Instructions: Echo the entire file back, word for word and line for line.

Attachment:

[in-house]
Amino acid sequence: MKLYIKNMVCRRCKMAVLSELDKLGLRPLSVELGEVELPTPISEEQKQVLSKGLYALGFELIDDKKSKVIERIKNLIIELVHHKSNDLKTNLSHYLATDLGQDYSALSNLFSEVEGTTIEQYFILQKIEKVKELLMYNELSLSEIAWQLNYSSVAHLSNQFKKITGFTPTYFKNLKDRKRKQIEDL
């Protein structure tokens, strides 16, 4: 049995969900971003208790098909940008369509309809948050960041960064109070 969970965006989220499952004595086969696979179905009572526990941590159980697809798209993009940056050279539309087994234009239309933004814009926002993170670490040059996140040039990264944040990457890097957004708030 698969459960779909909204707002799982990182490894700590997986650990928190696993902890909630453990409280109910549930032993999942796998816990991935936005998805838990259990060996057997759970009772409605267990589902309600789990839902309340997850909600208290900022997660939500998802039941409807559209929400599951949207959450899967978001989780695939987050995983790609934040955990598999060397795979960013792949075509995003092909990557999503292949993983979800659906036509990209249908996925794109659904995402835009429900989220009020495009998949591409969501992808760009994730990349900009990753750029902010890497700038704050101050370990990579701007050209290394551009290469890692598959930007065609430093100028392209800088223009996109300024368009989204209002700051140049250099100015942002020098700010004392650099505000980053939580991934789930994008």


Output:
[in-house]
Amino acid sequence: MKLYIKNMVCRRCKMAVLSELDKLGLRPLSVELGEVELPTPISEEQKQVLSKGLYALGFELIDDKKSKVIERIKNLIIELVHHKSNDLKTNLSHYLATDLGQDYSALSNLFSEVEGTTIEQYFILQKIEKVKELLMYNELSLSEIAWQLNYSSVAHLSNQFKKITGFTPTYFKNLKDRKRKQIEDL
């Protein structure tokens, strides 16, 4: 049995969900971003208790098909940008369509309809948050960041960064109070 969970965006989220499952004595086969696979179905009572526990941590159980697809798209993009940056050279539309087994234009239309933004814009926002993170670490040059996140040039990264944040990457890097957004708030 698969459960779909909204707002799982990182490894700590997986650990928190696993902890909630453990409280109910549930032993999942796998816990991935936005998805838990259990060996057997759970009772409605267990589902309600789990839902309340997850909600208290900022997660939500998802039941409807559209929400599951949207959450899967978001989780695939987050995983790609934040955990598999060397795979960013792949075509995003092909990557999503292949993983979800659906036509990209249908996925794109659904995402835009429900989220009020495009998949591409969501992808760009994730990349900009990753750029902010890497700038704050101050370990990579701007050209290394551009290469890692598959930007065609430093100028392209800088223009996109300024368009989204209002700051140049250099100015942002020098700010004392650099505000980053939580991934789930994008």